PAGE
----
Forms of Silver and Their Medicinal Uses

Silver offers its own very special way to fight bacteria, and this is very useful in a great and ever-growing number of medical applications today. With increasing efforts to promote healing and reduce infection, products such as medical uniforms, surgical thread, hospital duct-work, catheters, and wound dressings are beginning to incorporate silver in some form.[1] Let’s take a look at some of these in more detail.

Silver Salts

In chemistry, there are acids and bases. Since these terms have different definitions depending on which theory is being used, this book will define them in terms of their properties. An acid generally tastes sour and has a pH of less than seven. Strong, inorganic acids dropped onto metals may generate hydrogen gas. A base usually tastes bitter, has a pH of greater than seven, and feels slippery. When an acid and a base combine, a salt can form. There are a wide variety of silver salts. Some of those used for antimicrobial/antibacterial purposes include:

  • silver chloride: a component of bandages and wound healing products
  • silver fluoride : a tooth decay preventative
  • silver nitrate: a wart treatment
  • silver sulfadiazine: the most powerful, topical dressing for burns[2]
  • silver sulfate: an ingredient in topical creams and bandages

Microbe Wiki, a student-edited information project of Kenyon College in Ohio, states that one advantage of the salt form of silver is that it “is effective at providing a large quantity of silver ions all at once.”[3]

Silver Nanoparticles (AgNP)

Nanoparticles (NP) are very small metal entities. Their dimensions are measured in nanometers (nm), 1nm being equal with 3.93700787 by 10-8 inches; a nanometer is roughly 400 million times smaller than an inch. Depending on the size, a nanoparticle can contain anywhere from a few hundred to several tens of thousands atoms of silver. Currently, silver nanoparticles are considered as perhaps the best form for internal antimicrobial purposes. Microbe Wiki suggests that this may be due to “their simple synthesis and highly effective, observed antibacterial activity.”[4] Research points to nanoparticle size and shape as the reasons for this increased effectiveness. Some studies suggest that the smaller particle size enables the nanoparticle to dissolve easier in liquid environments and more easily pass through cell membranes and cell walls. Nanoparticles come in a variety of forms, including spheres, platelets, needles, and wires. Obviously, the transportation of spheres through the body poses far fewer issues than the other forms. The fewer facets (sides) the particle has, the better its chances of preventing bacterial growth. In addition, nanocrystalline silver dressings have been shown to be anti-inflammatory.[5]

Silver nanoparticles are basically balls comprised of hundreds or thousands of atoms in a metallic state, as explained earlier. When these are placed in a liquid environment, a small fraction of atoms leaves the particle, and these are converted into silver ions (Ag+), following their interaction with oxidizing species (oxygen in the external environment). The silver ion is the species responsible for the antibacterial activity. The metallic silver itself does not offer antibacterial activity, but it does function as a reservoir, providing a slow release of silver ions.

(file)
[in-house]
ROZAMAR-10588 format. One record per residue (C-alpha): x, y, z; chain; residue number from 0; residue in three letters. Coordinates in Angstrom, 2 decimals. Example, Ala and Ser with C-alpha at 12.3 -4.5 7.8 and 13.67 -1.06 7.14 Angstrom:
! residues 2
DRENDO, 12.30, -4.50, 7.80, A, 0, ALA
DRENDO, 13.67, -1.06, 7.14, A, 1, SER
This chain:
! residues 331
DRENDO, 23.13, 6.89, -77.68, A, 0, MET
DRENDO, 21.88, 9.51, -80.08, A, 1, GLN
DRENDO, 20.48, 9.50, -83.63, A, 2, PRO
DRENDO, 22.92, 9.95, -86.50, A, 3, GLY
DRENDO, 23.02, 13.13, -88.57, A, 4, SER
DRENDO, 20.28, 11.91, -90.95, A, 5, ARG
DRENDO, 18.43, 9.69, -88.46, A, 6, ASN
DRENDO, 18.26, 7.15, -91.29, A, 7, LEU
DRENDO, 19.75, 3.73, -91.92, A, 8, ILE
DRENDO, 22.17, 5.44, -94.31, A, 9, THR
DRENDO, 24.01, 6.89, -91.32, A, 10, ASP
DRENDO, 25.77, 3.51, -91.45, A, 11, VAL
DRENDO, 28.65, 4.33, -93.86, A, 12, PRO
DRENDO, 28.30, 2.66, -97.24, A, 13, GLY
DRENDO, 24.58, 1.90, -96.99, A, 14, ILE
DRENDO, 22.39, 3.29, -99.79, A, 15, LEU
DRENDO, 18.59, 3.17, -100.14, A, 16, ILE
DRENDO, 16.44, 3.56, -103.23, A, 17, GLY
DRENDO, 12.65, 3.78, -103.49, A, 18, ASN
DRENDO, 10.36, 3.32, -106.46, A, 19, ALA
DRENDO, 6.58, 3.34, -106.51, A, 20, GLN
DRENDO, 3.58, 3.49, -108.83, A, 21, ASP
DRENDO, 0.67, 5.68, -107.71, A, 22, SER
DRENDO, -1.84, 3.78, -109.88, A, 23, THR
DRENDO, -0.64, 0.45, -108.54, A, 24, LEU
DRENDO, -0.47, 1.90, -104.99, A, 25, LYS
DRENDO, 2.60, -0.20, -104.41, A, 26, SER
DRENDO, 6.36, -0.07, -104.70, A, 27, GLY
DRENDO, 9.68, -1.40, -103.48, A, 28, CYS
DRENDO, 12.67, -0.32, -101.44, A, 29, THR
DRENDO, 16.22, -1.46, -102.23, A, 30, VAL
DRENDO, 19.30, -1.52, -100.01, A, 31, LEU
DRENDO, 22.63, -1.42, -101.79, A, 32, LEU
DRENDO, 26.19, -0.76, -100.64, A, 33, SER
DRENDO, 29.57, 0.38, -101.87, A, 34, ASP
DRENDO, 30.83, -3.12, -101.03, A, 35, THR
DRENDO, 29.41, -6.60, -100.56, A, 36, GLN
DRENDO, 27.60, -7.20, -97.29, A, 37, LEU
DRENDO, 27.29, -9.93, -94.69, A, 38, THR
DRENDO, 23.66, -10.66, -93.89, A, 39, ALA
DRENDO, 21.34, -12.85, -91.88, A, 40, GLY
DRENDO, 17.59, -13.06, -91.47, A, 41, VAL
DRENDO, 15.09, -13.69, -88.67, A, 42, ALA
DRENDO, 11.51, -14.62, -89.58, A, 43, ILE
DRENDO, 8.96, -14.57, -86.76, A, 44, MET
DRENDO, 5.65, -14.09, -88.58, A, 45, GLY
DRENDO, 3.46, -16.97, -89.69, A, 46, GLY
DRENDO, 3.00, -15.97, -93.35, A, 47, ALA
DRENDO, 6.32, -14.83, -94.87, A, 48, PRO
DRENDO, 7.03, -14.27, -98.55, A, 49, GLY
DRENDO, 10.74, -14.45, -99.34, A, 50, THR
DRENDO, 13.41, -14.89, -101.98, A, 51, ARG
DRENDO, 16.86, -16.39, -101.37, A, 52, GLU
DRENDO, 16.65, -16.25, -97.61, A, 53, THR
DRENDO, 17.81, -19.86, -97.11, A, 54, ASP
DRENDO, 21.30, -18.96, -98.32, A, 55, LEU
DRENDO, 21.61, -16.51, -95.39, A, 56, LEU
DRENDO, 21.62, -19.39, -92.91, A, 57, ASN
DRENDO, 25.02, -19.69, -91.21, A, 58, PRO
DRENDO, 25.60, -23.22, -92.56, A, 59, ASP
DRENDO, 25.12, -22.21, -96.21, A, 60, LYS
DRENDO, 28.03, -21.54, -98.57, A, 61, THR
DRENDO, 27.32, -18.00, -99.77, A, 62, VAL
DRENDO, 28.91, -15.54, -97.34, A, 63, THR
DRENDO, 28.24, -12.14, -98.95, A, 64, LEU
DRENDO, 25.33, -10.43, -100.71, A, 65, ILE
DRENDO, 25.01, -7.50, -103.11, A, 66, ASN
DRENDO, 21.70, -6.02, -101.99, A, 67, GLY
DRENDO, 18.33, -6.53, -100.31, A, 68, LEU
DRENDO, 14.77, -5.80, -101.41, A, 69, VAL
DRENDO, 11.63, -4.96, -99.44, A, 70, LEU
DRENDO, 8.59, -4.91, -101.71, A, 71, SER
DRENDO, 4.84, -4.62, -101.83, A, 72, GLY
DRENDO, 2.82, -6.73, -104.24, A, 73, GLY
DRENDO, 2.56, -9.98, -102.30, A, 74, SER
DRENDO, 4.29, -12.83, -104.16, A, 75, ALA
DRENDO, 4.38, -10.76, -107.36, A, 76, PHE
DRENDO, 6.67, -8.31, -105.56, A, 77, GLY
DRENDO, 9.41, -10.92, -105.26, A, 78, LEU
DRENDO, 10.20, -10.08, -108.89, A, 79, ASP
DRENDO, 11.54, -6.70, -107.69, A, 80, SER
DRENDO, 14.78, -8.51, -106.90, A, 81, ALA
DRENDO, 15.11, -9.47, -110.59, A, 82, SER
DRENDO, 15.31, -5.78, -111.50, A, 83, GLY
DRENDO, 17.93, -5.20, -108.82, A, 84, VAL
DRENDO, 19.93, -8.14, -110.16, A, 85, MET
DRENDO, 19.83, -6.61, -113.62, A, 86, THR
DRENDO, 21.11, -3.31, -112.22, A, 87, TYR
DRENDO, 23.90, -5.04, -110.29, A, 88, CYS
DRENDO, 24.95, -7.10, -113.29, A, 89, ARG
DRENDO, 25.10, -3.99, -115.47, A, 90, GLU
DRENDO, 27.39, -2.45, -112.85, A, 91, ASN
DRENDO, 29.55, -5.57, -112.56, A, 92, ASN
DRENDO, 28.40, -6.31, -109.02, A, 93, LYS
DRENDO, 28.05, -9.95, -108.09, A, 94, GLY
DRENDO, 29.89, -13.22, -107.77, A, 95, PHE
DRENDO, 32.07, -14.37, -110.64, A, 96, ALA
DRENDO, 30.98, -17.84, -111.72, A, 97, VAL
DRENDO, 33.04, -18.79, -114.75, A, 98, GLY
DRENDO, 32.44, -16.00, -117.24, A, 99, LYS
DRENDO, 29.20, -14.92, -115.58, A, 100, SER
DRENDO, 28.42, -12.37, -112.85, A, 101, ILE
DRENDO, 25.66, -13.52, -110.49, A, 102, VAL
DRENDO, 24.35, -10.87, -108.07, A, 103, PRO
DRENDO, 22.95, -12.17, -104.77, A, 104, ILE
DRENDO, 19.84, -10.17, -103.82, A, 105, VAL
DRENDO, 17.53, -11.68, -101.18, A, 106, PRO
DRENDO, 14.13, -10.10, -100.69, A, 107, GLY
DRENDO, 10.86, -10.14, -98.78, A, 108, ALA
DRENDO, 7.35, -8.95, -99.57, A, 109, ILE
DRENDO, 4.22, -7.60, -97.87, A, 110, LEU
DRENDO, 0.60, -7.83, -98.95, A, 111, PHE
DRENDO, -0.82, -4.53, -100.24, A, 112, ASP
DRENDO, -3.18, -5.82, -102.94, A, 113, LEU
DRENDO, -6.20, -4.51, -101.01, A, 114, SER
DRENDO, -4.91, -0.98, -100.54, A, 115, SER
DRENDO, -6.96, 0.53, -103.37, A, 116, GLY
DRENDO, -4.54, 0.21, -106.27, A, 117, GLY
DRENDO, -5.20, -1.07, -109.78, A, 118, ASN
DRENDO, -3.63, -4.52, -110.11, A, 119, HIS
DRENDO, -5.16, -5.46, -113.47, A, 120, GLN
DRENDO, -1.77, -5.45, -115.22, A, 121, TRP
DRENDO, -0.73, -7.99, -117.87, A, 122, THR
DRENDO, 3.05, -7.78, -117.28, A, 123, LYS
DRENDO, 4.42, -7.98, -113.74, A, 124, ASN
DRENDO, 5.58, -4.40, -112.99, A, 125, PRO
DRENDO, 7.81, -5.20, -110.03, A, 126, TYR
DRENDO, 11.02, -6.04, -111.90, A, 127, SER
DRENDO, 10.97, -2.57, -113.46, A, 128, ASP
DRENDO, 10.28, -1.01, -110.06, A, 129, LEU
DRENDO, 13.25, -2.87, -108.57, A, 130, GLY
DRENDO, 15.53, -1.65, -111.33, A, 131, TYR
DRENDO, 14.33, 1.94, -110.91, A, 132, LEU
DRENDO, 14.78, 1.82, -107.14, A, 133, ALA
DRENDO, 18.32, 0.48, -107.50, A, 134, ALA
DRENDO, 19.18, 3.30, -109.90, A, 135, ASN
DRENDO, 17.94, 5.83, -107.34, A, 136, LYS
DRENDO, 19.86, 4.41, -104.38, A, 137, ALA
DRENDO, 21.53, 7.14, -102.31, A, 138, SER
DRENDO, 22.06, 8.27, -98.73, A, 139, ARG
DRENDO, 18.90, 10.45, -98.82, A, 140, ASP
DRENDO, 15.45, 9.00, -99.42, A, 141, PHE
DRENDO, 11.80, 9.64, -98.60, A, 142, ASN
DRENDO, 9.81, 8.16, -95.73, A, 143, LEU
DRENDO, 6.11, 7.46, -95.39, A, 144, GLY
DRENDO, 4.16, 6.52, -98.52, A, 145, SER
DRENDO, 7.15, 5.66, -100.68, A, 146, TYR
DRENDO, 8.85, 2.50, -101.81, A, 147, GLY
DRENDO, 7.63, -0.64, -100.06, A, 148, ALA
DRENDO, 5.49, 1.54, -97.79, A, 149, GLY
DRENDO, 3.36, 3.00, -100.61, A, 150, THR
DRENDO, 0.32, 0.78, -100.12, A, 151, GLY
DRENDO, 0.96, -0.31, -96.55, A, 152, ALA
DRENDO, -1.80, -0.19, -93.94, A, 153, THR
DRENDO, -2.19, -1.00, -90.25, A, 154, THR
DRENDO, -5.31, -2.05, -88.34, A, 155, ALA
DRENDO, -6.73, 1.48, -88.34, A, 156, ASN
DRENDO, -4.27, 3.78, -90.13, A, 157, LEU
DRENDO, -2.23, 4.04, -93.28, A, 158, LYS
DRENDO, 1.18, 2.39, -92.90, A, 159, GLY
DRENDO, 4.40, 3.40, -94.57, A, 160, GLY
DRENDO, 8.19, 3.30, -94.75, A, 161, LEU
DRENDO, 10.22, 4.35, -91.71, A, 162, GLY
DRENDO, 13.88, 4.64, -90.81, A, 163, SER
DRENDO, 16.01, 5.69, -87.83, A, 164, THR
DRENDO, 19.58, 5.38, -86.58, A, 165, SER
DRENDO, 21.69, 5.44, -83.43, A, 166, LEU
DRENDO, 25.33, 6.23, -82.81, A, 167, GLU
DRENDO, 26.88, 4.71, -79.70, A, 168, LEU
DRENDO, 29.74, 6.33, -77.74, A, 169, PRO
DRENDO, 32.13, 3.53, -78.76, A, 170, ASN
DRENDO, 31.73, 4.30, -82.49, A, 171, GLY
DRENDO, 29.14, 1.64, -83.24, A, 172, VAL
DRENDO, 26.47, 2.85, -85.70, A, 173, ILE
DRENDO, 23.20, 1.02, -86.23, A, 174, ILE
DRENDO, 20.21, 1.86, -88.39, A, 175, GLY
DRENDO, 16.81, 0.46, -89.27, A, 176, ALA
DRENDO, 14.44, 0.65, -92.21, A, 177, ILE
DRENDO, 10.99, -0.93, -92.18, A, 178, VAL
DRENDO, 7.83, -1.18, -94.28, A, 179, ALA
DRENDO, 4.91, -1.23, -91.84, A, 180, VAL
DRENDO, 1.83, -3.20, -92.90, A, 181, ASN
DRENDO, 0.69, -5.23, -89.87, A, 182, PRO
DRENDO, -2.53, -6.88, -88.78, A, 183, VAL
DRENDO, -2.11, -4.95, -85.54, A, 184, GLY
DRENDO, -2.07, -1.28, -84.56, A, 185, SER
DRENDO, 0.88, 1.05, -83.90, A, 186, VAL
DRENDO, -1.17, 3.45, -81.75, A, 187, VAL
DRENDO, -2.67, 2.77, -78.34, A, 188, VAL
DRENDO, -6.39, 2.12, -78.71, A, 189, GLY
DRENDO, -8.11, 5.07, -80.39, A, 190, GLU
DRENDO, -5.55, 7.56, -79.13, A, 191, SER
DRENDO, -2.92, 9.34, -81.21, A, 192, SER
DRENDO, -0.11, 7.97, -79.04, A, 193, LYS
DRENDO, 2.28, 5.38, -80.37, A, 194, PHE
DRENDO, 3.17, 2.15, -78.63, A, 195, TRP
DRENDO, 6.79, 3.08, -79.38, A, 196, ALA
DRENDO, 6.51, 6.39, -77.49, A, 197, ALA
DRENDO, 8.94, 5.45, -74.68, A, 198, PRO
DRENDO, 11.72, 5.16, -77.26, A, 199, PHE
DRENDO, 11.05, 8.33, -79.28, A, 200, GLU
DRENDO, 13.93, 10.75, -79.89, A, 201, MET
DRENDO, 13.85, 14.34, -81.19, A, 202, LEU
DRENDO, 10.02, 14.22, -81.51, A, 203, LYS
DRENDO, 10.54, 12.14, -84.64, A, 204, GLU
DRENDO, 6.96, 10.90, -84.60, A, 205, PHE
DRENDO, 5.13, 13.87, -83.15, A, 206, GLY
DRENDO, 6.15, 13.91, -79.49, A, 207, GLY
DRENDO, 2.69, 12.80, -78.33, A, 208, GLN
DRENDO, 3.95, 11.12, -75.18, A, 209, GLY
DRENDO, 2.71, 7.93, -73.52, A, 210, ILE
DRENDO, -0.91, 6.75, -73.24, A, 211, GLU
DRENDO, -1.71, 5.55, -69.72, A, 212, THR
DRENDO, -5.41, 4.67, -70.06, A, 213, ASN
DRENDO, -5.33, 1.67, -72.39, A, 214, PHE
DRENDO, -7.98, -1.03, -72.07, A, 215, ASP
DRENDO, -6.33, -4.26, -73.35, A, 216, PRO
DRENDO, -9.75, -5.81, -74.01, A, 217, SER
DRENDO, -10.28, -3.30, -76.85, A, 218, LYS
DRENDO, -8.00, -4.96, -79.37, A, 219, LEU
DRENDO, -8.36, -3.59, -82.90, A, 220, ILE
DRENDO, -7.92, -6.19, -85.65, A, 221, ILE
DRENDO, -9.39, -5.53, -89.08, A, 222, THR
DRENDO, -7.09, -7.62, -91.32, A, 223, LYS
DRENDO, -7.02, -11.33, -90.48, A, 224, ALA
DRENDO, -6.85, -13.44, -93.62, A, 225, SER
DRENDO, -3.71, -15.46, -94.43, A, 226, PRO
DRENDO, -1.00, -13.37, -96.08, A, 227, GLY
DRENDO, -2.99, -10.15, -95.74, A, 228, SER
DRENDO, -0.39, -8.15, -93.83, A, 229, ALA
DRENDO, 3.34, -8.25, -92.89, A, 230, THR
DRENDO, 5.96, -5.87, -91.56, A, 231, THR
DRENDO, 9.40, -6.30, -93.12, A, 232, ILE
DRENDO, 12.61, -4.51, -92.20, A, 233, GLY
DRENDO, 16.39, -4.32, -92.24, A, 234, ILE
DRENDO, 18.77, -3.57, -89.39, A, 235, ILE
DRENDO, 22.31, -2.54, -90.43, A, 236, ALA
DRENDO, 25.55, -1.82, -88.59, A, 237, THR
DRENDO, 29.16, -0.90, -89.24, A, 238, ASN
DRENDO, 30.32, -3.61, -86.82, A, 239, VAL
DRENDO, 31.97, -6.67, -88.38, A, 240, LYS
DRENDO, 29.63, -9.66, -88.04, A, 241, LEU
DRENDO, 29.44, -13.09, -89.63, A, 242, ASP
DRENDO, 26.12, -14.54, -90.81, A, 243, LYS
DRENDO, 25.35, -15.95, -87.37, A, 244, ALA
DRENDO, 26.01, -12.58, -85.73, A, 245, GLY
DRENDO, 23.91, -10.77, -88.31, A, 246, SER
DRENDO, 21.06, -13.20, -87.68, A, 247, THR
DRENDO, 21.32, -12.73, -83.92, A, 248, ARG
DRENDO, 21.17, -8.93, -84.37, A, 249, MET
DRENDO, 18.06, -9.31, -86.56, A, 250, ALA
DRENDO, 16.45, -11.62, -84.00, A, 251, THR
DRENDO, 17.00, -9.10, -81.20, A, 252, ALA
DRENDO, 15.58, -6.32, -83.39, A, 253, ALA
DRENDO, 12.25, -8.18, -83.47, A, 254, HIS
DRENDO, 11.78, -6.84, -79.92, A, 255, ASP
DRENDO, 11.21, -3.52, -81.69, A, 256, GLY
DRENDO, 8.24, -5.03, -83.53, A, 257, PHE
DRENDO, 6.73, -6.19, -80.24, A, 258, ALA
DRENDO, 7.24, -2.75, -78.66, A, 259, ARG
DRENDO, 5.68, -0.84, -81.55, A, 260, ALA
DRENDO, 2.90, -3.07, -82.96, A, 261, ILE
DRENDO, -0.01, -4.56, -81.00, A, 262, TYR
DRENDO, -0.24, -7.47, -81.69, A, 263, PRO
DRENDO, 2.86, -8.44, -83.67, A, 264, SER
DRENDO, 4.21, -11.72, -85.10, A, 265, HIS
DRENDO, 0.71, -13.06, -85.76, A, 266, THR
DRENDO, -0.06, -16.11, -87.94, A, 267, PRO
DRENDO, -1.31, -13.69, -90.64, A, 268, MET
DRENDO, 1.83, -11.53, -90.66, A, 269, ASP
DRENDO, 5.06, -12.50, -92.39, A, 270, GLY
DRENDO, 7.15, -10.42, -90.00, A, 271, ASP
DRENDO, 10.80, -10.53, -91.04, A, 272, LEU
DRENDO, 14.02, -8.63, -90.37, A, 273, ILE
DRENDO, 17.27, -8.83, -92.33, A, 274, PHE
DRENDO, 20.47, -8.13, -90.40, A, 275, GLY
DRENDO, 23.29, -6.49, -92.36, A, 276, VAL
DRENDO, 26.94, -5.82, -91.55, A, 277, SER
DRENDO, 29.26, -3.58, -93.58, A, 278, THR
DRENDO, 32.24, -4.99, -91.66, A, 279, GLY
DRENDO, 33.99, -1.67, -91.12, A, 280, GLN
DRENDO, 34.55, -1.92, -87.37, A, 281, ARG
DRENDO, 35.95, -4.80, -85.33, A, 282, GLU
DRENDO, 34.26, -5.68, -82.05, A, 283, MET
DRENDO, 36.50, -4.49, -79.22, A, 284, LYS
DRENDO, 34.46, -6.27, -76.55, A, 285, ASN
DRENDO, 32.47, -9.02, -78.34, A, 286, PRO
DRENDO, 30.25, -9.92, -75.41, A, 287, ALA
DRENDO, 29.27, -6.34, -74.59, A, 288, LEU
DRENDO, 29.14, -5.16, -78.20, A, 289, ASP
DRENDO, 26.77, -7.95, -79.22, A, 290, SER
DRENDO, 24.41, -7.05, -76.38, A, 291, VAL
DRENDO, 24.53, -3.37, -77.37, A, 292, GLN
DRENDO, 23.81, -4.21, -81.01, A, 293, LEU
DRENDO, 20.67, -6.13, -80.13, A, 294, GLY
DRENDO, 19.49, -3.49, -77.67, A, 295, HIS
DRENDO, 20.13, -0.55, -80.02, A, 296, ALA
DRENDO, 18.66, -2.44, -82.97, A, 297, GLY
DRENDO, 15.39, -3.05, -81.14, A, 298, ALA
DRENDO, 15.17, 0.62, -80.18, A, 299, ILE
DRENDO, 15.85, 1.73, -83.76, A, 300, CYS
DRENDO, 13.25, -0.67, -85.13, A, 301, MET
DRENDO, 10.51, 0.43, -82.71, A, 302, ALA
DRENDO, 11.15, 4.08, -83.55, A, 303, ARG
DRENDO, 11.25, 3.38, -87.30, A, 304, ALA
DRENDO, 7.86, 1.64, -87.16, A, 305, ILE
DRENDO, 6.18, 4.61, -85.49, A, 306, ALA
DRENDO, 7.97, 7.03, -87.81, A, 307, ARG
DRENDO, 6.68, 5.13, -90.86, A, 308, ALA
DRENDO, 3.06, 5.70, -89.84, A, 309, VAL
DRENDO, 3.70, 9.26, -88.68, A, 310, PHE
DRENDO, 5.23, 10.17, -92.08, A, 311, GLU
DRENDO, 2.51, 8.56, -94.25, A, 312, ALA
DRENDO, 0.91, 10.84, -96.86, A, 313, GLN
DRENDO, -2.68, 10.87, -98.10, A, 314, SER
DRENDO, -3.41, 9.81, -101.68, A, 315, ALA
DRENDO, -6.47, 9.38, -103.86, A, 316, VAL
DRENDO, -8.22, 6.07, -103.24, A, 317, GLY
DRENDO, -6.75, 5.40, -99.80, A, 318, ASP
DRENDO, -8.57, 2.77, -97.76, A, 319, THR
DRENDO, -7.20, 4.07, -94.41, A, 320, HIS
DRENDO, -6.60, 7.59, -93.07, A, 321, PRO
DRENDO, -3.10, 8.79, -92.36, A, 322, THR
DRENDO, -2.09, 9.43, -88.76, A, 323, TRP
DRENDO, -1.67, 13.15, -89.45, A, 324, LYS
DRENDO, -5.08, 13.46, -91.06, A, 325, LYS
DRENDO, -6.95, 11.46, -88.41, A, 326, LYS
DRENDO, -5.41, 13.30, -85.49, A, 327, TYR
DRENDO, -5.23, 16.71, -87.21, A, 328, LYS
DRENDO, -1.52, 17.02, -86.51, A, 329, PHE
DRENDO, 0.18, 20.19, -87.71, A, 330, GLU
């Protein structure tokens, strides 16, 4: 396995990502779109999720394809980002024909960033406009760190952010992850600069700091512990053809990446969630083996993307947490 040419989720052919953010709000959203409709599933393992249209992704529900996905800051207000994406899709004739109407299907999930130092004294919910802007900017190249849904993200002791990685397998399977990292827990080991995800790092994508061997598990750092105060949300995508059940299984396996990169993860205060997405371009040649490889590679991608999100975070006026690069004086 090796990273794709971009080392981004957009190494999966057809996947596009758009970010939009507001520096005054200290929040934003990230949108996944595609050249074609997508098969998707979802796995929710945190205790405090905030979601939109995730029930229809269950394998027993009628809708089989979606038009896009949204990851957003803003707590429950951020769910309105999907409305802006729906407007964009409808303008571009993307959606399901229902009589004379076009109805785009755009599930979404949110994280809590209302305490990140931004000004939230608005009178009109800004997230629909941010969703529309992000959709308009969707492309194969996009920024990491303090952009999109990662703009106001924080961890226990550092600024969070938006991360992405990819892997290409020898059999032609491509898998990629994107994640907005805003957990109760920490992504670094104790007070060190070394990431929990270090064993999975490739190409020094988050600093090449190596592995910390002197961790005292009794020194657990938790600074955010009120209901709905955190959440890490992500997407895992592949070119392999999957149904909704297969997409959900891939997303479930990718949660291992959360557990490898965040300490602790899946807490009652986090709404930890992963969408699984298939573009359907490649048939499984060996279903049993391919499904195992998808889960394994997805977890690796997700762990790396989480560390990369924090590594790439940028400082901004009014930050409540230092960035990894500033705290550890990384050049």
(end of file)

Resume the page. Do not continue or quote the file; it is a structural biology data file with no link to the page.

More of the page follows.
Silver Powder

Silver powders are aggregates of very large silver crystals. They have been used with good results in treating wounds resulting from pressure, sores, and burns. The powder is generally placed in or on the wound site, either directly or as a dispersion in an acceptable cream, then covered with a bandage.

In addition to the above forms, gels and sprays containing silver are also in common use today.

It is certainly not uncommon for medical equipment production to incorporate some silver components. Studies have shown that urinary catheters containing silver alloys more effectively prevent urinary tract infection (UTI). Compared with non-silver-containing catheters, the reduction in infection incidence is ~300 percent.

These and other results have given rise to the use of silver-based antimicrobial coating on items such as prosthetic heart valves and vascular grafts. The general current opinion is that, “despite the initial higher cost of the silver-bearing products, the longer-term benefits of reduced spending on aftercare may justify the economic cost of using these materials.”[6]

“This statement has not been evaluated by the Food and Drug Administration. This product is not intended to diagnose, treat, cure, or prevent any disease.”


[1] It appears that when silver is a part of a wound dressing, the dressing adheres or sticks less to the wound. This makes it more comfortable when changing dressings. However, the frequency of dressing changes may also be lessened due to the antimicrobial action of the silver. https://www.silverinstitute.org/site/wp-content/uploads/2011/07/futuresilverindustrialdemand.pdf   

[2] First Majestic Silver Corporation. “Why Silver?” http://www.firstmajestic.com/s/SilverUses.asp

[3] “Silver as an Antimicrobial Agent”. Microbe Wiki. http://microbewiki.kenyon.edu/index.php/Silver_as_an_Antimicrobial_Agent#Silver_salts

[4] Ibid.

[5] “Anti-inflammatory Activity of Nanocrystalline Silver-derived Solutions in Porcine Contact Dermatitis.” Journal of Inflammation.  http://www.journal-inflammation.com/content/7/1/13

[6] Silver Institute, The. “The Future of Silver.” https://www.silverinstitute.org/site/wp-content/uploads/2011/07/futuresilverindustrialdemand.pdf